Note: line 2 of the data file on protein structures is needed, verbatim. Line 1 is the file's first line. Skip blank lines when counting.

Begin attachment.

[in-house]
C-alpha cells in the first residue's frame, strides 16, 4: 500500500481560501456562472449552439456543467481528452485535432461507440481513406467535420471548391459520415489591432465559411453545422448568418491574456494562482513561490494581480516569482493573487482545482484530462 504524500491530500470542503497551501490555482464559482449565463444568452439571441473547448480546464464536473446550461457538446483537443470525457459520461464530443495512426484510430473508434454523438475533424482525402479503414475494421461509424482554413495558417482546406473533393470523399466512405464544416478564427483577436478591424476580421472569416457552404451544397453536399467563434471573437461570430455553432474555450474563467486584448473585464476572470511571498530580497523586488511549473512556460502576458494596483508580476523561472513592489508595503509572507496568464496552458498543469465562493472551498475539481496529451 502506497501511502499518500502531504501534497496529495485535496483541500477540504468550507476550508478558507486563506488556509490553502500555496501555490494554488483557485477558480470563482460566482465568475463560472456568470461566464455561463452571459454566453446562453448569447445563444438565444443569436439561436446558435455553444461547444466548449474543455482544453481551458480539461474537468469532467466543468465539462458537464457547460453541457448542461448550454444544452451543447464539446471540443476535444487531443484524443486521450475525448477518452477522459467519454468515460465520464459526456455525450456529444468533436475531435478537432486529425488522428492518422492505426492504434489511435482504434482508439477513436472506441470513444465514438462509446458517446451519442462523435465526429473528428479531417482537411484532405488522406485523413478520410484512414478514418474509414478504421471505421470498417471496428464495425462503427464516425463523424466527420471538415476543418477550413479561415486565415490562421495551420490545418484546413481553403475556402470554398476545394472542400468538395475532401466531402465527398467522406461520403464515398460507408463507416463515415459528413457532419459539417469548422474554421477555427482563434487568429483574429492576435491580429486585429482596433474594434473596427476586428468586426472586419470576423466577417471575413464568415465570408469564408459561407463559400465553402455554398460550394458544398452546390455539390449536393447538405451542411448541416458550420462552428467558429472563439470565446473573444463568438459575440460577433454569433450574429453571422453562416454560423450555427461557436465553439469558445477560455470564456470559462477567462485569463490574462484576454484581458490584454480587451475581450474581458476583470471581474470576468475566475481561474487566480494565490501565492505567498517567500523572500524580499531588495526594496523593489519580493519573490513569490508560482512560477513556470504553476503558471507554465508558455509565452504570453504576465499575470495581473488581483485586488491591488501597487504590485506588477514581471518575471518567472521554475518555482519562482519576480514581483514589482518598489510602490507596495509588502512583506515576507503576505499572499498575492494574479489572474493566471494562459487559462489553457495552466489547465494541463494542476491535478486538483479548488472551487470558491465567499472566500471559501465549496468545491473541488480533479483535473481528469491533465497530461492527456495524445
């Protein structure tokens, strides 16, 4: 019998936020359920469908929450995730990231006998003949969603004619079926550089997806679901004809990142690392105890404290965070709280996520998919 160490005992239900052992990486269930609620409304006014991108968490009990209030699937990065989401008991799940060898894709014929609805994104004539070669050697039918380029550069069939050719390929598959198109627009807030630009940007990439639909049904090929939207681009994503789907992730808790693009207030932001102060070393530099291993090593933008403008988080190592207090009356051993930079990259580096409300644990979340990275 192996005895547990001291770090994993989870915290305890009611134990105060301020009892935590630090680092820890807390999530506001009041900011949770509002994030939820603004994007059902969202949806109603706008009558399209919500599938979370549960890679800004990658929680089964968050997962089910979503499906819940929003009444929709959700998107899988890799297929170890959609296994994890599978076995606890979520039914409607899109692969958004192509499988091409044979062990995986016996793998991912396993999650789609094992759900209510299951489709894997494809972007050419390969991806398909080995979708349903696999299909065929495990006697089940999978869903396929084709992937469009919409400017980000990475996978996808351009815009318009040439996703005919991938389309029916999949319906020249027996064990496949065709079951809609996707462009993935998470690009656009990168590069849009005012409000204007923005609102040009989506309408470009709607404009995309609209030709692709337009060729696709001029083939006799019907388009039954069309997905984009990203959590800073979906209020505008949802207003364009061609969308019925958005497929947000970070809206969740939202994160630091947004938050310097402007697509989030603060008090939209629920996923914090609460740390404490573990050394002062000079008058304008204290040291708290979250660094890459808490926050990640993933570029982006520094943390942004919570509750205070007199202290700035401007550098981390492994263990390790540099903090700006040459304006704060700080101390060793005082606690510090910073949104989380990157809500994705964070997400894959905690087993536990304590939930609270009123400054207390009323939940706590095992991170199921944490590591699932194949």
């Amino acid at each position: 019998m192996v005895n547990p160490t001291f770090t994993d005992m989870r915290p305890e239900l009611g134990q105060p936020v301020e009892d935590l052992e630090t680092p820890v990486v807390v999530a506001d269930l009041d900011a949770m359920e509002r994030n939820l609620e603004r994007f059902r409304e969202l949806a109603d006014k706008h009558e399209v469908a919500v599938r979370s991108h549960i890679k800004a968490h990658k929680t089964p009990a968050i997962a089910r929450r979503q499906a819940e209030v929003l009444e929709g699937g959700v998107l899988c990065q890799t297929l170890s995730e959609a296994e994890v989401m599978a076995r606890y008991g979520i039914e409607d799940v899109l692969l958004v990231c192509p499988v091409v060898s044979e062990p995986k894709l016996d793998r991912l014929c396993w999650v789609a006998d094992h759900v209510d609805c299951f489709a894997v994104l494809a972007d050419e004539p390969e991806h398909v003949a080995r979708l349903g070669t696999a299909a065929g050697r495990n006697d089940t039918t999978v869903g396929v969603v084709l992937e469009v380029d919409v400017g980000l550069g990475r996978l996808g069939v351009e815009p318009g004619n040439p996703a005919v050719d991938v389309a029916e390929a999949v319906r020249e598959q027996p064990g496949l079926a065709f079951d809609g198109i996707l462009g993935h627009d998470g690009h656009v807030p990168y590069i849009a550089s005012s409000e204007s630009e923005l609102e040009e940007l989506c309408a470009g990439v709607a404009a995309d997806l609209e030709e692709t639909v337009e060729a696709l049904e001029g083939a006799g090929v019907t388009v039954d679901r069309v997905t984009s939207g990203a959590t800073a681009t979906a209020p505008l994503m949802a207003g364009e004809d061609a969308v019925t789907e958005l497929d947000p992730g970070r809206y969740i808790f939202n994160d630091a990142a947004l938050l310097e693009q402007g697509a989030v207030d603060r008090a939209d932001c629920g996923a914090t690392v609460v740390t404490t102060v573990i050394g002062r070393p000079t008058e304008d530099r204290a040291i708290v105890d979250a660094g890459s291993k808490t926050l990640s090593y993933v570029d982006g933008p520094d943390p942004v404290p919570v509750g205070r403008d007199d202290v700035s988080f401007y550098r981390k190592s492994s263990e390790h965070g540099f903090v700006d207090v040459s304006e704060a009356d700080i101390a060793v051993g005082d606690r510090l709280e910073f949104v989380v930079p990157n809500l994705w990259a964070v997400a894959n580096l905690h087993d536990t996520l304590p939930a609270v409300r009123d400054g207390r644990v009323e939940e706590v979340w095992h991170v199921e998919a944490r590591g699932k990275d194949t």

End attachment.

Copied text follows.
C-alpha cells in the first residue's frame, strides 16, 4: 500500500481560501456562472449552439456543467481528452485535432461507440481513406467535420471548391459520415489591432465559411453545422448568418491574456494562482513561490494581480516569482493573487482545482484530462 504524500491530500470542503497551501490555482464559482449565463444568452439571441473547448480546464464536473446550461457538446483537443470525457459520461464530443495512426484510430473508434454523438475533424482525402479503414475494421461509424482554413495558417482546406473533393470523399466512405464544416478564427483577436478591424476580421472569416457552404451544397453536399467563434471573437461570430455553432474555450474563467486584448473585464476572470511571498530580497523586488511549473512556460502576458494596483508580476523561472513592489508595503509572507496568464496552458498543469465562493472551498475539481496529451 502506497501511502499518500502531504501534497496529495485535496483541500477540504468550507476550508478558507486563506488556509490553502500555496501555490494554488483557485477558480470563482460566482465568475463560472456568470461566464455561463452571459454566453446562453448569447445563444438565444443569436439561436446558435455553444461547444466548449474543455482544453481551458480539461474537468469532467466543468465539462458537464457547460453541457448542461448550454444544452451543447464539446471540443476535444487531443484524443486521450475525448477518452477522459467519454468515460465520464459526456455525450456529444468533436475531435478537432486529425488522428492518422492505426492504434489511435482504434482508439477513436472506441470513444465514438462509446458517446451519442462523435465526429473528428479531417482537411484532405488522406485523413478520410484512414478514418474509414478504421471505421470498417471496428464495425462503427464516425463523424466527420471538415476543418477550413479561415486565415490562421495551420490545418484546413481553403475556402470554398476545394472542400468538395475532401466531402465527398467522406461520403464515398460507408463507416463515415459528413457532419459539417469548422474554421477555427482563434487568429483574429492576435491580429486585429482596433474594434473596427476586428468586426472586419470576423466577417471575413464568415465570408469564408459561407463559400465553402455554398460550394458544398452546390455539390449536393447538405451542411448541416458550420462552428467558429472563439470565446473573444463568438459575440460577433454569433450574429453571422453562416454560423450555427461557436465553439469558445477560455470564456470559462477567462485569463490574462484576454484581458490584454480587451475581450474581458476583470471581474470576468475566475481561474487566480494565490501565492505567498517567500523572500524580499531588495526594496523593489519580493519573490513569490508560482512560477513556470504553476503558471507554465508558455509565452504570453504576465499575470495581473488581483485586488491591488501597487504590485506588477514581471518575471518567472521554475518555482519562482519576480514581483514589482518598489510602490507596495509588502512583506515576507503576505499572499498575492494574479489572474493566471494562459487559462489553457495552466489547465494541463494542476491535478486538483479548488472551487470558491465567499472566500471559501465549496468545491473541488480533479483535473481528469491533465497530461492527456495524445